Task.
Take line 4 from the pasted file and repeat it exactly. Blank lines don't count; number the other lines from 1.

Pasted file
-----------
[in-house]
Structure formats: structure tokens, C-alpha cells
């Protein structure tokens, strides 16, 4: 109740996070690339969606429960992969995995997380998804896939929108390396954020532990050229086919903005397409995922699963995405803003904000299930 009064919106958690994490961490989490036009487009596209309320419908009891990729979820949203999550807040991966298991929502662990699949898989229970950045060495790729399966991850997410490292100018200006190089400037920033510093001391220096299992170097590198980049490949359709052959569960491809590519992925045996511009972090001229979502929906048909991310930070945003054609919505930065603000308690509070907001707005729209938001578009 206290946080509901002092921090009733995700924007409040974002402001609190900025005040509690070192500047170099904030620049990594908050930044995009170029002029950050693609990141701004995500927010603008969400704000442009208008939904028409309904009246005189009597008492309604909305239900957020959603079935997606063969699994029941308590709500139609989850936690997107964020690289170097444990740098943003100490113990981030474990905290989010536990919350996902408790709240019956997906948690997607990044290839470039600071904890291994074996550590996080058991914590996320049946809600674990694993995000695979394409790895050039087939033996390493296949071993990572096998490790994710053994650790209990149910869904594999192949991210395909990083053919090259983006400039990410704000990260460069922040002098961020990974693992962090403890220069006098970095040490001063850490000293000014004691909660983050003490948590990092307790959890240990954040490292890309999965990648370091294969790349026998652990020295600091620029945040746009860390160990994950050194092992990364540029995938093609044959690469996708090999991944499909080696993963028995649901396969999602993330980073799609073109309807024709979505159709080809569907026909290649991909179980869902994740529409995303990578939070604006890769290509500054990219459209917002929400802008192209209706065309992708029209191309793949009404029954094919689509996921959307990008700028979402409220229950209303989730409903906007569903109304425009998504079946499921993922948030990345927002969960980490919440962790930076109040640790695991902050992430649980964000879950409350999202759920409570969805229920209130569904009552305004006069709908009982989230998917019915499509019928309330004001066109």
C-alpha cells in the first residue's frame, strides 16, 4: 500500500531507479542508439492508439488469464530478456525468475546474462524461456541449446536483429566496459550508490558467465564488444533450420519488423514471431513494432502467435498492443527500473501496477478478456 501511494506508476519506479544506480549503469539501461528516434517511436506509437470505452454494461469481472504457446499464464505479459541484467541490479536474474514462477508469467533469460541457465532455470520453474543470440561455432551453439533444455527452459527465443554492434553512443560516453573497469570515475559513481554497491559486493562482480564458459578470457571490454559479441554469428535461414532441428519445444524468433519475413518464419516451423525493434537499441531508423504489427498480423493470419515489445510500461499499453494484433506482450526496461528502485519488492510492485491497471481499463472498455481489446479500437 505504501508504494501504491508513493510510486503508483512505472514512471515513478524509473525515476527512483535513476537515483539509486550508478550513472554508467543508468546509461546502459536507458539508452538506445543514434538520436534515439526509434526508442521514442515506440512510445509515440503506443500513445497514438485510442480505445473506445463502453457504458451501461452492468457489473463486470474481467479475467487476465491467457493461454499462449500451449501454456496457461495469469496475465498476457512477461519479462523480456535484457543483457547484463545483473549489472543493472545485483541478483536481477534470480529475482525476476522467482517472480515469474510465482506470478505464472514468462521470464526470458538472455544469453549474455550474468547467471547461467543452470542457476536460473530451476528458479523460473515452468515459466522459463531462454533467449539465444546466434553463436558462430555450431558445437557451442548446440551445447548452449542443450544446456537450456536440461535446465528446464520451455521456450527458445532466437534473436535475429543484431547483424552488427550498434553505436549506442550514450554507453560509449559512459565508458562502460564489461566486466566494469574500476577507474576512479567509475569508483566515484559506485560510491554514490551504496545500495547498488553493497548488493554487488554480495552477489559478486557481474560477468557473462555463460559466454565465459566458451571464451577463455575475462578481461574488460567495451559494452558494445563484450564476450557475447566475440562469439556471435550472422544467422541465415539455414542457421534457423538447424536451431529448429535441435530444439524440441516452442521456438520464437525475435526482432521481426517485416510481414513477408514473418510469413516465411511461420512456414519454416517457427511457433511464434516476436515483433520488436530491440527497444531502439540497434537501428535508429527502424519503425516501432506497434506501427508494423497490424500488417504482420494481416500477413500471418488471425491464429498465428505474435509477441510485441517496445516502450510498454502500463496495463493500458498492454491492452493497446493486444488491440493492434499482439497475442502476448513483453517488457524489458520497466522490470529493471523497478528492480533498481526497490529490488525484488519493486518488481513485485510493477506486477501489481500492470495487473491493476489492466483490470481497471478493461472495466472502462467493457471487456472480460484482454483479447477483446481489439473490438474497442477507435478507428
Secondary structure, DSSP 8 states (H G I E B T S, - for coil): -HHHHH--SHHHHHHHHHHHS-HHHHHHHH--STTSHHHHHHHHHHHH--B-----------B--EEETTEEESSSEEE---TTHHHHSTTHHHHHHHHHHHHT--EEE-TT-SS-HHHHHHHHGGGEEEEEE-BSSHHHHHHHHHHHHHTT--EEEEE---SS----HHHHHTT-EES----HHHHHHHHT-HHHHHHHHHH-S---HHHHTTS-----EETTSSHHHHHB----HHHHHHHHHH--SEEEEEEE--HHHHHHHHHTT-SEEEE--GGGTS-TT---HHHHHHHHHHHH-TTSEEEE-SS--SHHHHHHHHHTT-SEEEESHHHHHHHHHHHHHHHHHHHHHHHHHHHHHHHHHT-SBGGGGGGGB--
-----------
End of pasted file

C-alpha cells in the first residue's frame, strides 16, 4: 500500500531507479542508439492508439488469464530478456525468475546474462524461456541449446536483429566496459550508490558467465564488444533450420519488423514471431513494432502467435498492443527500473501496477478478456 501511494506508476519506479544506480549503469539501461528516434517511436506509437470505452454494461469481472504457446499464464505479459541484467541490479536474474514462477508469467533469460541457465532455470520453474543470440561455432551453439533444455527452459527465443554492434553512443560516453573497469570515475559513481554497491559486493562482480564458459578470457571490454559479441554469428535461414532441428519445444524468433519475413518464419516451423525493434537499441531508423504489427498480423493470419515489445510500461499499453494484433506482450526496461528502485519488492510492485491497471481499463472498455481489446479500437 505504501508504494501504491508513493510510486503508483512505472514512471515513478524509473525515476527512483535513476537515483539509486550508478550513472554508467543508468546509461546502459536507458539508452538506445543514434538520436534515439526509434526508442521514442515506440512510445509515440503506443500513445497514438485510442480505445473506445463502453457504458451501461452492468457489473463486470474481467479475467487476465491467457493461454499462449500451449501454456496457461495469469496475465498476457512477461519479462523480456535484457543483457547484463545483473549489472543493472545485483541478483536481477534470480529475482525476476522467482517472480515469474510465482506470478505464472514468462521470464526470458538472455544469453549474455550474468547467471547461467543452470542457476536460473530451476528458479523460473515452468515459466522459463531462454533467449539465444546466434553463436558462430555450431558445437557451442548446440551445447548452449542443450544446456537450456536440461535446465528446464520451455521456450527458445532466437534473436535475429543484431547483424552488427550498434553505436549506442550514450554507453560509449559512459565508458562502460564489461566486466566494469574500476577507474576512479567509475569508483566515484559506485560510491554514490551504496545500495547498488553493497548488493554487488554480495552477489559478486557481474560477468557473462555463460559466454565465459566458451571464451577463455575475462578481461574488460567495451559494452558494445563484450564476450557475447566475440562469439556471435550472422544467422541465415539455414542457421534457423538447424536451431529448429535441435530444439524440441516452442521456438520464437525475435526482432521481426517485416510481414513477408514473418510469413516465411511461420512456414519454416517457427511457433511464434516476436515483433520488436530491440527497444531502439540497434537501428535508429527502424519503425516501432506497434506501427508494423497490424500488417504482420494481416500477413500471418488471425491464429498465428505474435509477441510485441517496445516502450510498454502500463496495463493500458498492454491492452493497446493486444488491440493492434499482439497475442502476448513483453517488457524489458520497466522490470529493471523497478528492480533498481526497490529490488525484488519493486518488481513485485510493477506486477501489481500492470495487473491493476489492466483490470481497471478493461472495466472502462467493457471487456472480460484482454483479447477483446481489439473490438474497442477507435478507428